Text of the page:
on January 16, 2014
I have had this lens for less than 24 hours, but have taken quite few photos with it in that time. I can report that this lens is better than good, and better than excellent. It is tack sharp throughout its f-stop range, has little or no flare, and no chromatic aberration that I can detect. The IQ of the lens is pleasant and realistic, with good and clear rendering of colors and detail. Contrast is excellent. The autofocus works well and works quickly on my Sony A7R body under all but the dimmest of light conditions. There is, unfortunately, no hard stop for the lens at infinity (the lens focus ring will go past infinity when manually focusing). I like this lens more than the Sony 35mm 2.8 Zeiss lens. Bokeh at f/1.8 is surprisingly good and smooth for isolating subjects. I also have a Leica M camera and lenses, including the latest version of the 50mm Summilux f/1.4 lens. In comparison to that lens, the Zeiss 55mm f/1.8 is not nearly as well built, and does not render as nicely. But at one-fifth of the cost, the Sony/Zeiss 55mm f/1.8 lens comes surprisingly close to the mark in terms of the images it produces, and is an outstanding lens in its own right. Also, and unlike the Summilux, it's an autofocus lens that focuses quickly and accurately. I would definitely buy this lens again. For $1,000 this is a whole lot of lens. I would even go so far as to say that this lens is a steal at $1,000.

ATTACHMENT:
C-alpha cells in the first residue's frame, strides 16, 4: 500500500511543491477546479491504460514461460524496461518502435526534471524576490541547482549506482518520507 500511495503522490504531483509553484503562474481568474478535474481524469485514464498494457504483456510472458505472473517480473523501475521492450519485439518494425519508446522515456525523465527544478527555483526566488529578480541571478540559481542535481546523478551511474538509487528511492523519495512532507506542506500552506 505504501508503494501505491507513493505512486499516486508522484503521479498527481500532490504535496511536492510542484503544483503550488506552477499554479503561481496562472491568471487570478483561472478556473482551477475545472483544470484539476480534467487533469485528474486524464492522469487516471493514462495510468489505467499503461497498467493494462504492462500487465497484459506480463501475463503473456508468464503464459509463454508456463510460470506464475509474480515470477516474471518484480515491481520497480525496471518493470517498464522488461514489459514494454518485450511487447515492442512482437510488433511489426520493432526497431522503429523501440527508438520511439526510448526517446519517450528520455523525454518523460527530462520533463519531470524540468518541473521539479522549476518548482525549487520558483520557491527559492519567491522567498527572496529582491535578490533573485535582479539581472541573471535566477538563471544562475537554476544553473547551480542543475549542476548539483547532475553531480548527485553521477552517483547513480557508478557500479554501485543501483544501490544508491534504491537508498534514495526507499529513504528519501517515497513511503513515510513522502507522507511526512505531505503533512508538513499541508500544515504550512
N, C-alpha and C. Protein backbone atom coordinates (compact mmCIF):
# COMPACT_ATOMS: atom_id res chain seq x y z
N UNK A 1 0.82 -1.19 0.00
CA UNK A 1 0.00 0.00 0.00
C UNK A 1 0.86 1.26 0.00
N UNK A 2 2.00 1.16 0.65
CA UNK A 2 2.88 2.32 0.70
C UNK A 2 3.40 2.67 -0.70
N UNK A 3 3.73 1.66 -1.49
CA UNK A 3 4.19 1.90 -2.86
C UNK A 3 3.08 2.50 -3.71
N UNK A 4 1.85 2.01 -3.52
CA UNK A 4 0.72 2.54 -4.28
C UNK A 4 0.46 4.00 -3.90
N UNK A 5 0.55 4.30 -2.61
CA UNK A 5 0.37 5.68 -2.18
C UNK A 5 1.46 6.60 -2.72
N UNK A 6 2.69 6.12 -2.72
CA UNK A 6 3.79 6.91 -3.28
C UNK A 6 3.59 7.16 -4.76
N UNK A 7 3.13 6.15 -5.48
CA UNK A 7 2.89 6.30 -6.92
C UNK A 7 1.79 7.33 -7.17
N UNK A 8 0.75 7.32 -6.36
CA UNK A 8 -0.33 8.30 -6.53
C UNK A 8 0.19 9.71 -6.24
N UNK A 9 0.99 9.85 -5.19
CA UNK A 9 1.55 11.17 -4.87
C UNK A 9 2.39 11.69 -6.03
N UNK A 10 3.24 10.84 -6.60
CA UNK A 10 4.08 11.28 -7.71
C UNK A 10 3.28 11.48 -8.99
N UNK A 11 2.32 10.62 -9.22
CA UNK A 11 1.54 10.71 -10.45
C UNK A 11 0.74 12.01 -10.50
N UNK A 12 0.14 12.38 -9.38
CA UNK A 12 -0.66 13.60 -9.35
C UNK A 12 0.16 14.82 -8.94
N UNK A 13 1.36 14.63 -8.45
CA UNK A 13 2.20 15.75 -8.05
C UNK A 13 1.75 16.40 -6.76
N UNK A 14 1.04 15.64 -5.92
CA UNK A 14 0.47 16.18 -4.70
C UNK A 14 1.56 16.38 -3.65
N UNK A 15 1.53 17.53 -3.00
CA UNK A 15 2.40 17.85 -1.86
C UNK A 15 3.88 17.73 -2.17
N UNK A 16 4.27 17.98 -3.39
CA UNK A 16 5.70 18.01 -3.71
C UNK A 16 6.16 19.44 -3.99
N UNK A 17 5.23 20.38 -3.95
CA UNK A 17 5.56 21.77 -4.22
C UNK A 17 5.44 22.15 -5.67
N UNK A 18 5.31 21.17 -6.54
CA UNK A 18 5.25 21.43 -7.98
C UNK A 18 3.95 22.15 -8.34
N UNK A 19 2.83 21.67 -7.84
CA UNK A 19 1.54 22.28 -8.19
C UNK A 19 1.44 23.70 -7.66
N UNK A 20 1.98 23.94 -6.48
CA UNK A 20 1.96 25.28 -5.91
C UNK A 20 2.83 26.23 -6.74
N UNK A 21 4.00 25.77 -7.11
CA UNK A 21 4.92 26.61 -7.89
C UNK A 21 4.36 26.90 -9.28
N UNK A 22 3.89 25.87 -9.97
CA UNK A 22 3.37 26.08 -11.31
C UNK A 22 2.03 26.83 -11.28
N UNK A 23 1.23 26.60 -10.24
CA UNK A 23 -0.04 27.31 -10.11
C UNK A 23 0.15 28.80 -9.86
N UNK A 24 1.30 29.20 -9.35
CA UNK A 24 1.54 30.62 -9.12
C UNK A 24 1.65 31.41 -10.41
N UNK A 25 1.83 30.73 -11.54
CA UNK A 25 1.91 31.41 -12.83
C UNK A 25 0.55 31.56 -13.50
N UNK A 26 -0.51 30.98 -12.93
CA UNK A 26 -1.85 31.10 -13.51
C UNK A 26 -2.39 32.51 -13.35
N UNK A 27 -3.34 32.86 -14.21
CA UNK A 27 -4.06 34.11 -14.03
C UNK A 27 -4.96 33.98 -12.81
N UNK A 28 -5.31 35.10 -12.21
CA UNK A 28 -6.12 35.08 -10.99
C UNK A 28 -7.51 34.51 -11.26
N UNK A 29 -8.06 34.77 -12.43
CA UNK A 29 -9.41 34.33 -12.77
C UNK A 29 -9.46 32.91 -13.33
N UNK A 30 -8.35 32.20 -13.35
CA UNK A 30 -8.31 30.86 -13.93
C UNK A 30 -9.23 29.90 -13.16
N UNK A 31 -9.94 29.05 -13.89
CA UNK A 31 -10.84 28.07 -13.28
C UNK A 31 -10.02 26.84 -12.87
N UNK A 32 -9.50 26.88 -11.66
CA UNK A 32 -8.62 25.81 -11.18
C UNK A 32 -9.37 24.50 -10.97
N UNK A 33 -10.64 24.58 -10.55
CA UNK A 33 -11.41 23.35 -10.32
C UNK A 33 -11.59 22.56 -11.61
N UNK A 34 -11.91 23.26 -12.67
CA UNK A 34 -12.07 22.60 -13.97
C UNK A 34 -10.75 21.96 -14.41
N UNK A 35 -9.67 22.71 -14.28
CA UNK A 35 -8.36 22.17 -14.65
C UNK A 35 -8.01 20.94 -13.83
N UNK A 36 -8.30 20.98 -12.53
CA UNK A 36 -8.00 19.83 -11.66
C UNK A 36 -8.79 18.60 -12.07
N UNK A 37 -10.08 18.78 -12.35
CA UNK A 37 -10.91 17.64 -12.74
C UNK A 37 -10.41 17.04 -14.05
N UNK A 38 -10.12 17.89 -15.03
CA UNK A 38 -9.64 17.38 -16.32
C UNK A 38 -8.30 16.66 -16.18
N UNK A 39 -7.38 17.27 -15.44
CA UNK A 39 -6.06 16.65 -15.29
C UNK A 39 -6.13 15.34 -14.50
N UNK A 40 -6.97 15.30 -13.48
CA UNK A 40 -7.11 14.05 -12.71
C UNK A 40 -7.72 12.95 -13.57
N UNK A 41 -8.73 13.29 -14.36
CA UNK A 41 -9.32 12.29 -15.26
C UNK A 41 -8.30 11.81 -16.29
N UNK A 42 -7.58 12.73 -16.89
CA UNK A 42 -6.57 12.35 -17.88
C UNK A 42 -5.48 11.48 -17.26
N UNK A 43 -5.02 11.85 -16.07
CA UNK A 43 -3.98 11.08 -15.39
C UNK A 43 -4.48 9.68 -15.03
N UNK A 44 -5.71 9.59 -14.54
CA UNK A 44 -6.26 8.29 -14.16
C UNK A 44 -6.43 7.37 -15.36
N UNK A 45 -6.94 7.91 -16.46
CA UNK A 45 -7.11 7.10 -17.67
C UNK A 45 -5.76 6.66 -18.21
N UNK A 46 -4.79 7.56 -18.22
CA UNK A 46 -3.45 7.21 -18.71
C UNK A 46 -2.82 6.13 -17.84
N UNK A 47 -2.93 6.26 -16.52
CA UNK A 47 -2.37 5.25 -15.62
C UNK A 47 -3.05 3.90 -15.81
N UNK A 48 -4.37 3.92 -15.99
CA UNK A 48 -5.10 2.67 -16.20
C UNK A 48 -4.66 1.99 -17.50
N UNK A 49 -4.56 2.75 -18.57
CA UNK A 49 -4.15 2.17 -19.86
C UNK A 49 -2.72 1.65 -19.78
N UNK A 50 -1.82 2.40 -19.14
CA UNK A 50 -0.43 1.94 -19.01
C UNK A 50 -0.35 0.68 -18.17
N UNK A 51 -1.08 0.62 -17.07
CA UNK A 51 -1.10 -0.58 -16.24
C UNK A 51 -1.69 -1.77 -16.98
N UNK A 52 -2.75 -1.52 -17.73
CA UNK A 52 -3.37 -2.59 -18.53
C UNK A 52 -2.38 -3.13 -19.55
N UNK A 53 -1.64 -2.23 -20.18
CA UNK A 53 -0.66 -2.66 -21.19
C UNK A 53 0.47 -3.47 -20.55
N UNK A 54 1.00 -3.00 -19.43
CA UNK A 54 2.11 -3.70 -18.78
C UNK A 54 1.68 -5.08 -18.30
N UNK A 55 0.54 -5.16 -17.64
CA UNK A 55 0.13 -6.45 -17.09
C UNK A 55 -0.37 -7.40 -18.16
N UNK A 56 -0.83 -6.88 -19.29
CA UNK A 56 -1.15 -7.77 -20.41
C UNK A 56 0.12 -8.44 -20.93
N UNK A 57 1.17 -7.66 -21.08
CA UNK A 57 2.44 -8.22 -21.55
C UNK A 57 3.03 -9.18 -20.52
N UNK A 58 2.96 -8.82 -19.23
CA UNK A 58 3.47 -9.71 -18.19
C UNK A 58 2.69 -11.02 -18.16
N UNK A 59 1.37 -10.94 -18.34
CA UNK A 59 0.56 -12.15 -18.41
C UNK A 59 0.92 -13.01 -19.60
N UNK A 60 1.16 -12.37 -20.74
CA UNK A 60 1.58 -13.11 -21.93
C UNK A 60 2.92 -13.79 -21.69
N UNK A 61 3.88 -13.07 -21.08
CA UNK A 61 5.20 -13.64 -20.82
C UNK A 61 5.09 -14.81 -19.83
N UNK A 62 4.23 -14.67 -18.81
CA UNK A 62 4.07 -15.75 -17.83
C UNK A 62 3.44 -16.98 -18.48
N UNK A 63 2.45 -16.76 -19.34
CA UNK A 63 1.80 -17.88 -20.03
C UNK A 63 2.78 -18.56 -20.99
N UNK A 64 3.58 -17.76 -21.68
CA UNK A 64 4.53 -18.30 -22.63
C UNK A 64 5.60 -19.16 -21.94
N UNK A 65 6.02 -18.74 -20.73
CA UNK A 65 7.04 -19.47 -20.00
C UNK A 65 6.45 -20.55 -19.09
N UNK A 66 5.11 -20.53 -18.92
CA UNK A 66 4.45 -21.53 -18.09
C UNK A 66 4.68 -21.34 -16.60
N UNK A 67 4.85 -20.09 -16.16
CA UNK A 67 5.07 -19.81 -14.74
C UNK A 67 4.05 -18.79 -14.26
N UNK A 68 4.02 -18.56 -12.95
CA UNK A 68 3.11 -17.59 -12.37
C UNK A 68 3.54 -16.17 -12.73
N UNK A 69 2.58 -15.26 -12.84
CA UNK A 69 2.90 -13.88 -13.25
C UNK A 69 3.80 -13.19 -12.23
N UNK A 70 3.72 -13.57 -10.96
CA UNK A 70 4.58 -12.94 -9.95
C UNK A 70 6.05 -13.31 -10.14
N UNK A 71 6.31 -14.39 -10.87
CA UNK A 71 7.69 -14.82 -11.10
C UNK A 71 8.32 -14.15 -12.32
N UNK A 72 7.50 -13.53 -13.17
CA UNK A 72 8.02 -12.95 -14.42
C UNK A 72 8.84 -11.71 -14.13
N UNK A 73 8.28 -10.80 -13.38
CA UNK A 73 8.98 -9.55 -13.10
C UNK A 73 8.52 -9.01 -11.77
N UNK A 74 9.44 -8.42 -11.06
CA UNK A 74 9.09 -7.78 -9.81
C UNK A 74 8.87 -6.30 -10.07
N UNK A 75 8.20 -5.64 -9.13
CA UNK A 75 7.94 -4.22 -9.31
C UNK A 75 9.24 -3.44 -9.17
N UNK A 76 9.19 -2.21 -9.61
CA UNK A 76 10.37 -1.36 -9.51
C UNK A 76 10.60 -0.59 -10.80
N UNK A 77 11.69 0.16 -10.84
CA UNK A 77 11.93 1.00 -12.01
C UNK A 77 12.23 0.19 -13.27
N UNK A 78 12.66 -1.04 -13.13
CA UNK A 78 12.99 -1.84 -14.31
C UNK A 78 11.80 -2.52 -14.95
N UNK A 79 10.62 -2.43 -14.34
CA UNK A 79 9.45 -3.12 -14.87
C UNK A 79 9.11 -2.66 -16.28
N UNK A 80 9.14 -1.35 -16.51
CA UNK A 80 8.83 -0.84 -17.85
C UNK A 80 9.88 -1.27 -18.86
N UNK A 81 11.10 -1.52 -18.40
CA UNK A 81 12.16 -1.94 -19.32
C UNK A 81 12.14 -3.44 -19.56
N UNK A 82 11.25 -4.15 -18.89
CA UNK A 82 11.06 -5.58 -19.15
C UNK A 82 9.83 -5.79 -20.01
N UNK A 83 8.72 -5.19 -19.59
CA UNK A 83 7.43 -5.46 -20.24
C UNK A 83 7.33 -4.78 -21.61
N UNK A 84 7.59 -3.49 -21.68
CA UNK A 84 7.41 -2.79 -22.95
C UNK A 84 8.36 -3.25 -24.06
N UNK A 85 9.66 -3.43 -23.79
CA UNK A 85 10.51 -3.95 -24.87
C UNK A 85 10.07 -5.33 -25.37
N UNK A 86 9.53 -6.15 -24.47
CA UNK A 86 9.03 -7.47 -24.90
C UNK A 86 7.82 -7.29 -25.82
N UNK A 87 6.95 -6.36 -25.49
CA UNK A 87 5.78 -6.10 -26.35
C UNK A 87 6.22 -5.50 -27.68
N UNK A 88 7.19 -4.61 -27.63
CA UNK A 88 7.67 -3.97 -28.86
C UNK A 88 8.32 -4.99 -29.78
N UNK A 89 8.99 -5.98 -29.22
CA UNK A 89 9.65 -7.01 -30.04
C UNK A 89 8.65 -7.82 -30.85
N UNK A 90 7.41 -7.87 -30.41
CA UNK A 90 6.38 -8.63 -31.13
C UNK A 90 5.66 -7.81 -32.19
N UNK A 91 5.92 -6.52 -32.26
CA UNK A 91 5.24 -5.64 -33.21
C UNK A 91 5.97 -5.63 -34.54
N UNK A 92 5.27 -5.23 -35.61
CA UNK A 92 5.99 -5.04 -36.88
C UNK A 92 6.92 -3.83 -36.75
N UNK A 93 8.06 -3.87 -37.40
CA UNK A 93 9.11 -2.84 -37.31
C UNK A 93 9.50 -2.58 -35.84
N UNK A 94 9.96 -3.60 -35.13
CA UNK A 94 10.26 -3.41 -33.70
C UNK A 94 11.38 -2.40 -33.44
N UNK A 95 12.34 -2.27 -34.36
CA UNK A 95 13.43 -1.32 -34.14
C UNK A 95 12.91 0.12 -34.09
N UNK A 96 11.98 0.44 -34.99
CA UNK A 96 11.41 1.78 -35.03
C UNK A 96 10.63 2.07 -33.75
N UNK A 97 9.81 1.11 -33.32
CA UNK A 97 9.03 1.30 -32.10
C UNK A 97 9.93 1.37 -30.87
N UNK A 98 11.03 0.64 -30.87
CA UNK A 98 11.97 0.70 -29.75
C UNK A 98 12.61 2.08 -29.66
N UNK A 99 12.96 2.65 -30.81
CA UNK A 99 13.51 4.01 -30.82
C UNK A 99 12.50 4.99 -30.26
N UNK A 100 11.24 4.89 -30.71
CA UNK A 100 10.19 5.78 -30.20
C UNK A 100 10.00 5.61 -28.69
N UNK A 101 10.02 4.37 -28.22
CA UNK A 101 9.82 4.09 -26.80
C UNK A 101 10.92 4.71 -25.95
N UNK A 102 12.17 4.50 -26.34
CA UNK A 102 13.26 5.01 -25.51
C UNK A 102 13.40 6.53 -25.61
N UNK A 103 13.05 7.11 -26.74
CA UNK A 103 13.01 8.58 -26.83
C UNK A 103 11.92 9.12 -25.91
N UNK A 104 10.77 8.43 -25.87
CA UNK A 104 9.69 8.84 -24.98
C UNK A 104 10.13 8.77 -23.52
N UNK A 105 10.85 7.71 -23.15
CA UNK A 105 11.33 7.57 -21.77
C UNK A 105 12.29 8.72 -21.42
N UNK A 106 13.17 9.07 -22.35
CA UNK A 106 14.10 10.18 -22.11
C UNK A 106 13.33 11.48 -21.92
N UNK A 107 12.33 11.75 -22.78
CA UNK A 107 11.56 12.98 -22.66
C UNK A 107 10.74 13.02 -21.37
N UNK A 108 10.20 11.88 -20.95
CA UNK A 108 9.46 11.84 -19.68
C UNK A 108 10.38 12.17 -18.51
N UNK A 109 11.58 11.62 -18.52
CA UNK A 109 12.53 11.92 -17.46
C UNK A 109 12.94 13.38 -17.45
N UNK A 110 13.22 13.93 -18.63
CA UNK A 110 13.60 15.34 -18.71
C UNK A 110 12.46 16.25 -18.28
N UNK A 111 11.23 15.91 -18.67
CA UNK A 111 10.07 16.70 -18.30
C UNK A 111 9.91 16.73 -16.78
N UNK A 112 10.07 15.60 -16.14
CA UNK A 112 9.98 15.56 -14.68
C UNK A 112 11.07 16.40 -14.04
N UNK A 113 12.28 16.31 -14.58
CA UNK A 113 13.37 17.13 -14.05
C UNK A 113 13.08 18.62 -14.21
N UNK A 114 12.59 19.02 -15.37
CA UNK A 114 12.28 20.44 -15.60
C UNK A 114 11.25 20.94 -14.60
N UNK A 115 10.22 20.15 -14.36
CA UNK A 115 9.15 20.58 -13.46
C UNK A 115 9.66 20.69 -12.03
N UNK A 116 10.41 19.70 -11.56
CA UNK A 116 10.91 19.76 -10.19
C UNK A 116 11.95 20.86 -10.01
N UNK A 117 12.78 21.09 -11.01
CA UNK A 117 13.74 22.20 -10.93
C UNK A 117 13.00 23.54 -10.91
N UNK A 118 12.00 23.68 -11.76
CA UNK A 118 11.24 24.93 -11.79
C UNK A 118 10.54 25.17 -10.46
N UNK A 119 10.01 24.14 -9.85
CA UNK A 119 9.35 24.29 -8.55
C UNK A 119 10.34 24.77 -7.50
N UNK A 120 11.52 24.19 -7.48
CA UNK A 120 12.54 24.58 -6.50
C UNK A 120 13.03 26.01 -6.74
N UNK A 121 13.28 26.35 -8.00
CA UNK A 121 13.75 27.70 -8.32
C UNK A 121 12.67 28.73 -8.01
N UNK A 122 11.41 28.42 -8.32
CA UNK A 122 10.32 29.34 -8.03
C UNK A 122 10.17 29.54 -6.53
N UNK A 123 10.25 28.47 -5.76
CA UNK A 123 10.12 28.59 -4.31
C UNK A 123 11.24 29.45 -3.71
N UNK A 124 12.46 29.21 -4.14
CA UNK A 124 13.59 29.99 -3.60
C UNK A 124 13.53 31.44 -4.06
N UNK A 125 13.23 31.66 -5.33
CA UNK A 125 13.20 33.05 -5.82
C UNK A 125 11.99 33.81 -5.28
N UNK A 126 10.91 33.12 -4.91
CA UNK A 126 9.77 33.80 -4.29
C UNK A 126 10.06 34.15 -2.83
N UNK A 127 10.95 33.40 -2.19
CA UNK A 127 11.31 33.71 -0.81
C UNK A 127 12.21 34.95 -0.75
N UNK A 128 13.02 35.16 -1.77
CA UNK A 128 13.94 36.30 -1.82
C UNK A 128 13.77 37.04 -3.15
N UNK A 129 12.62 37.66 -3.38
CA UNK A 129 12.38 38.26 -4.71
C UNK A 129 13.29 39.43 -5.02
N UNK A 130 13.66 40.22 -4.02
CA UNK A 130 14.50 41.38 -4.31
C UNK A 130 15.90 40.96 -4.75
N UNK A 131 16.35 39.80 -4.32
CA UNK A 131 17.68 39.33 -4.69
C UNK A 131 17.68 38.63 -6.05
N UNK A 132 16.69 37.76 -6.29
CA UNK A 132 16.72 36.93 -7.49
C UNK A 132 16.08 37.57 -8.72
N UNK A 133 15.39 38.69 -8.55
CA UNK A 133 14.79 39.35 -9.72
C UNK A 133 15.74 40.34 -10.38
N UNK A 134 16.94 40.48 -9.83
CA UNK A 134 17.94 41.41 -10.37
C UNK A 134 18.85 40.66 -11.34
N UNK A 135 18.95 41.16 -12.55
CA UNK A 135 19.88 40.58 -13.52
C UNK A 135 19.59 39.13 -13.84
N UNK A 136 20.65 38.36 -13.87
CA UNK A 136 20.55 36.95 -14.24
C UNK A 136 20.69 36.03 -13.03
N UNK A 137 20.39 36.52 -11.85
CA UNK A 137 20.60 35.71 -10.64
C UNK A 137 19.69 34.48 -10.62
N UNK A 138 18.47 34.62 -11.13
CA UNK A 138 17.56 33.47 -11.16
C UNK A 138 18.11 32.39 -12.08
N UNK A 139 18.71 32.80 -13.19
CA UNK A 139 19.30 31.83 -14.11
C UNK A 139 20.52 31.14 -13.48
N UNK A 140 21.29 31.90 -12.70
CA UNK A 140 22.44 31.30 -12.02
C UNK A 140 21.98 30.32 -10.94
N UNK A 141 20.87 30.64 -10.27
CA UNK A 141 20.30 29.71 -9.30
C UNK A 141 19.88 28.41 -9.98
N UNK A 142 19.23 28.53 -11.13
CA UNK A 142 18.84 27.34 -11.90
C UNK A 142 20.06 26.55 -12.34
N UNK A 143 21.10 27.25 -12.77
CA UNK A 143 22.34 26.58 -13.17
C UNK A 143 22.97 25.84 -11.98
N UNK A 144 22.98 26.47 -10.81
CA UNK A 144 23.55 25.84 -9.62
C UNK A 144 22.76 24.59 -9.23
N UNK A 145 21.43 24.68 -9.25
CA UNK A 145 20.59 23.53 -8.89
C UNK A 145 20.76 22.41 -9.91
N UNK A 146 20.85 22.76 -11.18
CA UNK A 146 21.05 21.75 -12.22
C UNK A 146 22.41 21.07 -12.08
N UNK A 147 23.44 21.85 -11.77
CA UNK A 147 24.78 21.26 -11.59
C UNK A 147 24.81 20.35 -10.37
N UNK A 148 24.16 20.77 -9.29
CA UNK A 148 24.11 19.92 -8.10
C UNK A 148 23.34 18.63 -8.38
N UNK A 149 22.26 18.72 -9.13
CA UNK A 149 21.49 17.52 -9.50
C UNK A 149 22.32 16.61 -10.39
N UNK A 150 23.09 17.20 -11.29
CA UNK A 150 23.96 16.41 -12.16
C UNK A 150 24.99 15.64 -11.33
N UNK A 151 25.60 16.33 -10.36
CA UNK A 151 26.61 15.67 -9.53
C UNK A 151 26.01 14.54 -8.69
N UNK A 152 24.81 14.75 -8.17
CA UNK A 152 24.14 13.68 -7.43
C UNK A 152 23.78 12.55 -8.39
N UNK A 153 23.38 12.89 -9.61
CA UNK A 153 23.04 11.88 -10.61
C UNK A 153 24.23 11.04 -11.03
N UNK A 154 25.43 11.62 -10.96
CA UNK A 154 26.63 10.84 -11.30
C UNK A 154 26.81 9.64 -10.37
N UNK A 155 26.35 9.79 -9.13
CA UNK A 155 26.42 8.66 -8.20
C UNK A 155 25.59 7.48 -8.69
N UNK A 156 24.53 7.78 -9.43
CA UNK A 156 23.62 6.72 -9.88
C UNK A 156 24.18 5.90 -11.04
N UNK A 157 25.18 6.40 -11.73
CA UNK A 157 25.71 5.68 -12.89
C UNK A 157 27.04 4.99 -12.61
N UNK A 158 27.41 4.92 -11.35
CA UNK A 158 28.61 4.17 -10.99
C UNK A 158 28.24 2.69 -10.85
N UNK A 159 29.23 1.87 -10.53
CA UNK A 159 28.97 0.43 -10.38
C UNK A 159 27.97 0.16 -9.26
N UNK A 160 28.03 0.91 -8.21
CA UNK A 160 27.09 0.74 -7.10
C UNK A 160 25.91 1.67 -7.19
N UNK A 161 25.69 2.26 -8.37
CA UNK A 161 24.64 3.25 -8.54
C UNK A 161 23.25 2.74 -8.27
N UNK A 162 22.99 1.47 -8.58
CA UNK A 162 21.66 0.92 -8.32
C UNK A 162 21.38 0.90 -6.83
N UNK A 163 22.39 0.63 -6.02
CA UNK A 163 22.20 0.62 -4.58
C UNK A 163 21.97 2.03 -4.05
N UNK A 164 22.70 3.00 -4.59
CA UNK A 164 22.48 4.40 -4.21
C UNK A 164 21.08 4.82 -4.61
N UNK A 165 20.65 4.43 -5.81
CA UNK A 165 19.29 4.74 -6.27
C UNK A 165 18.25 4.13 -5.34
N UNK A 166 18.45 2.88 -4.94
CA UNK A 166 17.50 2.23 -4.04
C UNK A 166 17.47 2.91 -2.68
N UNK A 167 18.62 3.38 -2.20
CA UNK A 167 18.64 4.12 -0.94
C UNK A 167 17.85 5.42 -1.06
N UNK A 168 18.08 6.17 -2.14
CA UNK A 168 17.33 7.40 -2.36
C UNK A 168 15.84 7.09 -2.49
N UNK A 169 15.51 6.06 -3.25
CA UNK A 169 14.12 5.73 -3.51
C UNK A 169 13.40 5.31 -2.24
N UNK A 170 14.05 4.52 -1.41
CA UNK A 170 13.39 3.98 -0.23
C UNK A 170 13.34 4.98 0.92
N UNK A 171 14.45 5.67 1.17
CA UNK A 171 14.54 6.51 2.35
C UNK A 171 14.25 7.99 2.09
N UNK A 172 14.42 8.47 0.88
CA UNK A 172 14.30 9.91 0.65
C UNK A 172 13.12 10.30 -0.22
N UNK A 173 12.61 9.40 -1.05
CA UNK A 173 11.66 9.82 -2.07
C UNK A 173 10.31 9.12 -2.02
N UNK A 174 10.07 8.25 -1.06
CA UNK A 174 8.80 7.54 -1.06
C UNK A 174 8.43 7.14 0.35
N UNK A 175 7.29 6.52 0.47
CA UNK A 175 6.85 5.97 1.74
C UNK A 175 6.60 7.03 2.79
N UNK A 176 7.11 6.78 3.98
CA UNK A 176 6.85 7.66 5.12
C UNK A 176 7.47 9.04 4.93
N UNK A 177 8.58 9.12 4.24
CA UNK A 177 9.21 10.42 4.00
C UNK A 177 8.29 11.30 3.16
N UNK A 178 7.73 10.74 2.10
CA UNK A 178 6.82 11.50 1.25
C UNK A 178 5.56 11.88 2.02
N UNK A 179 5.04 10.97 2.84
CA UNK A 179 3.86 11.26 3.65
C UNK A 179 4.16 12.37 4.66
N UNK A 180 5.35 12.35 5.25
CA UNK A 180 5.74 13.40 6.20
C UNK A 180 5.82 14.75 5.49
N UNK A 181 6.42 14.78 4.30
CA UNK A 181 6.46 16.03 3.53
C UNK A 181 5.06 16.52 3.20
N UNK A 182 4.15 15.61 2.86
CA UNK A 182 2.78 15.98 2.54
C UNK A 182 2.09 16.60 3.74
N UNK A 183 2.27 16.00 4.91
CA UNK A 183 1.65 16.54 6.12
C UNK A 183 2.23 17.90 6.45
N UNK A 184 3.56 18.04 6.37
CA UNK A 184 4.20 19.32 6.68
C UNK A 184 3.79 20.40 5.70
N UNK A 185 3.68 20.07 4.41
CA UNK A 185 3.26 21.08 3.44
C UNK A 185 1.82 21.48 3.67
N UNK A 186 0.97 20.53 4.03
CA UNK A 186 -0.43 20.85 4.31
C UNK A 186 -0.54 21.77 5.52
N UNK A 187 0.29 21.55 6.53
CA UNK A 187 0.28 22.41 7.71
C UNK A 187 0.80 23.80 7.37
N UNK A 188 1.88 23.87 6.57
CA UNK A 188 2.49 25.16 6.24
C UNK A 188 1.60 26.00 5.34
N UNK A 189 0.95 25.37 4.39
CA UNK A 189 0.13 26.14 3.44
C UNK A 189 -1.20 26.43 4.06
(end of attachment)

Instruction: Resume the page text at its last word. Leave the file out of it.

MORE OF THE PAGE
Update: None of the above opinions have changed after using this lens for several weeks. This is a superb lens.
on August 24, 2015
With a review of any single camera lens, one must take into account not only price and picture quality, but also what other lenses are on offer, and what constitutes an all-round package of lenses for shooting in different conditions (few people use just one lens). These are discussed below.